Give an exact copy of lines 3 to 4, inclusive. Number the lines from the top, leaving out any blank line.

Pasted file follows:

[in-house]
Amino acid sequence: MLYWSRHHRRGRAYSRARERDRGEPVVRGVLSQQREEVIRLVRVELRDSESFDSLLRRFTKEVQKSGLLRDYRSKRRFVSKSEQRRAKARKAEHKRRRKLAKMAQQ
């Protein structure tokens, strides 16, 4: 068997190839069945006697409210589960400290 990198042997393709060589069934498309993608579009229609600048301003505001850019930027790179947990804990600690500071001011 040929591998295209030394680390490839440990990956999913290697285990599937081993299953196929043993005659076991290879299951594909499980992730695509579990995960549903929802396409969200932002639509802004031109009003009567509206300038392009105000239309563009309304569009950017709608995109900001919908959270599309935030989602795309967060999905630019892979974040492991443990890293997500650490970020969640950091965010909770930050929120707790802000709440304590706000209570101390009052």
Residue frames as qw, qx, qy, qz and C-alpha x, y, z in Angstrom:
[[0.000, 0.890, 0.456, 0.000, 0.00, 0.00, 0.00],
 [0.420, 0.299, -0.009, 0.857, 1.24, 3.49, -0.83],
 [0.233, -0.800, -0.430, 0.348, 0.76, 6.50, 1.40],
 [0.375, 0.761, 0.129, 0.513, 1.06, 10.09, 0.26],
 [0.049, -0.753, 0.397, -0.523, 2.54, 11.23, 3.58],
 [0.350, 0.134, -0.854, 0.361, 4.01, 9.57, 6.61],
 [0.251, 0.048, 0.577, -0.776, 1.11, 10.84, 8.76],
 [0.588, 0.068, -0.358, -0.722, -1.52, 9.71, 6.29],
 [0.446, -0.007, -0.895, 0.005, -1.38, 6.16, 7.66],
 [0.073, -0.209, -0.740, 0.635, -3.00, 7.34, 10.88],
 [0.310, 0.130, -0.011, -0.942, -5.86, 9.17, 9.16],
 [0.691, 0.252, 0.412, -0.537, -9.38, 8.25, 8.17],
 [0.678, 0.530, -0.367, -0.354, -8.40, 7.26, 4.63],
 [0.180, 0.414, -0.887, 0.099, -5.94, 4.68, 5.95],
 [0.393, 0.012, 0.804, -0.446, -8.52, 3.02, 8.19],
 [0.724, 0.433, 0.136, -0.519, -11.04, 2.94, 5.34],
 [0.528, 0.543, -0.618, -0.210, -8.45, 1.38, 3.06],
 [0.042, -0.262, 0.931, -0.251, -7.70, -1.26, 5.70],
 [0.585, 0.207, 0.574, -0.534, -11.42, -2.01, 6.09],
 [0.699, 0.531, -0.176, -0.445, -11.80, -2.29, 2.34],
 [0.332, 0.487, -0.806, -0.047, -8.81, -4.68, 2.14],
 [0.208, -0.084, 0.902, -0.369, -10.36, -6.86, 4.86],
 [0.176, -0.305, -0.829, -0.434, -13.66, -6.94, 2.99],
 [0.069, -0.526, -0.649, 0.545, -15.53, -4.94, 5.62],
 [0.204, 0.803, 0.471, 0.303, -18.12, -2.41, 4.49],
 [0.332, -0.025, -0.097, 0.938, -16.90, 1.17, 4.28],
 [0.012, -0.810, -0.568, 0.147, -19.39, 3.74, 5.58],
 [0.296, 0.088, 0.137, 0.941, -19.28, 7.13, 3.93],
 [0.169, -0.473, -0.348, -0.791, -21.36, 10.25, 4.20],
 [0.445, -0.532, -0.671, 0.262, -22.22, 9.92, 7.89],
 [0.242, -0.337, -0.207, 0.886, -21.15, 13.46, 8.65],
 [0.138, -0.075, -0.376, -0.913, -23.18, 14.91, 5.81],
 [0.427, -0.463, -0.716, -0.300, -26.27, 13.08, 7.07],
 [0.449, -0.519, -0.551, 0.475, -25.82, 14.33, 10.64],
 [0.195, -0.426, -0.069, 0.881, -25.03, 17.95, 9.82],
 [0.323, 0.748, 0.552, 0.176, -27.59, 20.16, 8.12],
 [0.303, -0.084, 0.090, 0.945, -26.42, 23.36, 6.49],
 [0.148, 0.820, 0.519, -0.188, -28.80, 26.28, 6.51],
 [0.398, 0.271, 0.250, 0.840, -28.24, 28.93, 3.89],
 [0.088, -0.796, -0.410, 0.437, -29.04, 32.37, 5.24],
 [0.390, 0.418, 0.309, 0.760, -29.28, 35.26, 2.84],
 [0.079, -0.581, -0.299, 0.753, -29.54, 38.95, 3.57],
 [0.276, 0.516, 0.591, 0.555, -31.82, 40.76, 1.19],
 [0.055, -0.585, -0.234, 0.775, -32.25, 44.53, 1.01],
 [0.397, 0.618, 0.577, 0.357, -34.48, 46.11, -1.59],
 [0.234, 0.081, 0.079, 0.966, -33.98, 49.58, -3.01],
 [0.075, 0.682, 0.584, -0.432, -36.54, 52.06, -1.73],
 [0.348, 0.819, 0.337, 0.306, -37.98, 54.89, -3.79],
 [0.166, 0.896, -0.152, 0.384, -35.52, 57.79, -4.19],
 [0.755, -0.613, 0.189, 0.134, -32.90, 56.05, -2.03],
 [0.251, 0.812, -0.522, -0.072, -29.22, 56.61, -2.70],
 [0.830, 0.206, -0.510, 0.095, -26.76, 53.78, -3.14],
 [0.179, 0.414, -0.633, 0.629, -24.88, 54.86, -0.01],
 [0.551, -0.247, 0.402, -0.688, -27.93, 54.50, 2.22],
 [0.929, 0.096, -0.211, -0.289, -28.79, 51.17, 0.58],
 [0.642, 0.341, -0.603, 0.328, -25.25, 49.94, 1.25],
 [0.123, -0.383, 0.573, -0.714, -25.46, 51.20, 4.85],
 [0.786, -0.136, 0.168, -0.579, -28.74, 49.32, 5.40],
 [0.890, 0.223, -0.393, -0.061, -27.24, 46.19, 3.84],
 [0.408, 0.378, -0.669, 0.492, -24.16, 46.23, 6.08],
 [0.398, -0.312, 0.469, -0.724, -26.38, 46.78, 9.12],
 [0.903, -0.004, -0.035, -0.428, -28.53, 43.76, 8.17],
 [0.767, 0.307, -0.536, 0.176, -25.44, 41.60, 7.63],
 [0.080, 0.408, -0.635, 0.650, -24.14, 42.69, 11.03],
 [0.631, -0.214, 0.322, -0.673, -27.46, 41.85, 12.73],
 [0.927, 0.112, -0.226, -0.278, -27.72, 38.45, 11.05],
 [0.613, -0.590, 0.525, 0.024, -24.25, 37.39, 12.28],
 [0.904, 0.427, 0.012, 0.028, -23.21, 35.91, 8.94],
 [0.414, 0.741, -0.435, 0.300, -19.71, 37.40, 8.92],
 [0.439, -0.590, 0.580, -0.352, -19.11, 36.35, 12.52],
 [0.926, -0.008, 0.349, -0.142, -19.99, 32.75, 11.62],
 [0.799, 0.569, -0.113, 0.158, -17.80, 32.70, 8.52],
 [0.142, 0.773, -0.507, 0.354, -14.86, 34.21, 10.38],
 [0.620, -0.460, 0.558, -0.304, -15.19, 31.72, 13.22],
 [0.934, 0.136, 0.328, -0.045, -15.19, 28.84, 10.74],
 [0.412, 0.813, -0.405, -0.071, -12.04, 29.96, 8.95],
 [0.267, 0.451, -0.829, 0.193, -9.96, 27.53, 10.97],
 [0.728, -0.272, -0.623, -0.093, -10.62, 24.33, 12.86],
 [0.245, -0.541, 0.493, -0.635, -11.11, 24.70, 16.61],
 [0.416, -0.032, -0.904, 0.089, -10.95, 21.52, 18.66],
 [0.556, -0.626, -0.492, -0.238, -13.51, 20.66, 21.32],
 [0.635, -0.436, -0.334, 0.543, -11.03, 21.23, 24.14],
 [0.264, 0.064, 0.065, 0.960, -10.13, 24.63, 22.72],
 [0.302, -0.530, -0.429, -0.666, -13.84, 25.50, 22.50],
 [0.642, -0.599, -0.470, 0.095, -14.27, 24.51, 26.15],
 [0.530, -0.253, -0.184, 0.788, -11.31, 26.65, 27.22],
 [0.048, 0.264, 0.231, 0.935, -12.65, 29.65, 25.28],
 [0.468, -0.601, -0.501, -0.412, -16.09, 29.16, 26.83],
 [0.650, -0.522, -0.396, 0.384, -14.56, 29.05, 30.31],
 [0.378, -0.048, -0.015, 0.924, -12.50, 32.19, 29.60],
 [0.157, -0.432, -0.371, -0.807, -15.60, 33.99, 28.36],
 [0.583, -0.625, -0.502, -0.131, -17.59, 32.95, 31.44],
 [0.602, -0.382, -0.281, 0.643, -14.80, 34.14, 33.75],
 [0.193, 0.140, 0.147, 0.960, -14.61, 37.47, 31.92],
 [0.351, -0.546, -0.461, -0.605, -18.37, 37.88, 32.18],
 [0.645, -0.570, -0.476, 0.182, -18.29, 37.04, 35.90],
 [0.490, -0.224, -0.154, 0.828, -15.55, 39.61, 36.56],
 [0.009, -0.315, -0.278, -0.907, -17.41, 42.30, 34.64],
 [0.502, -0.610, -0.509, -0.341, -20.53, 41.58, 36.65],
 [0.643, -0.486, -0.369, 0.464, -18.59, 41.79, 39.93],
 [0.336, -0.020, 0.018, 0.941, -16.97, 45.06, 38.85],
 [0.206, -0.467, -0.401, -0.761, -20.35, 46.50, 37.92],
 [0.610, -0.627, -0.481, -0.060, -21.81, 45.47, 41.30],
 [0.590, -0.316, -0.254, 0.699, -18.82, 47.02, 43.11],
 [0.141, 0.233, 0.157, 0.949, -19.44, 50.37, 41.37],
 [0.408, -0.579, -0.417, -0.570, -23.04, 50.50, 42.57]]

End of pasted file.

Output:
């Protein structure tokens, strides 16, 4: 068997190839069945006697409210589960400290 990198042997393709060589069934498309993608579009229609600048301003505001850019930027790179947990804990600690500071001011 040929591998295209030394680390490839440990990956999913290697285990599937081993299953196929043993005659076991290879299951594909499980992730695509579990995960549903929802396409969200932002639509802004031109009003009567509206300038392009105000239309563009309304569009950017709608995109900001919908959270599309935030989602795309967060999905630019892979974040492991443990890293997500650490970020969640950091965010909770930050929120707790802000709440304590706000209570101390009052």
Residue frames as qw, qx, qy, qz and C-alpha x, y, z in Angstrom: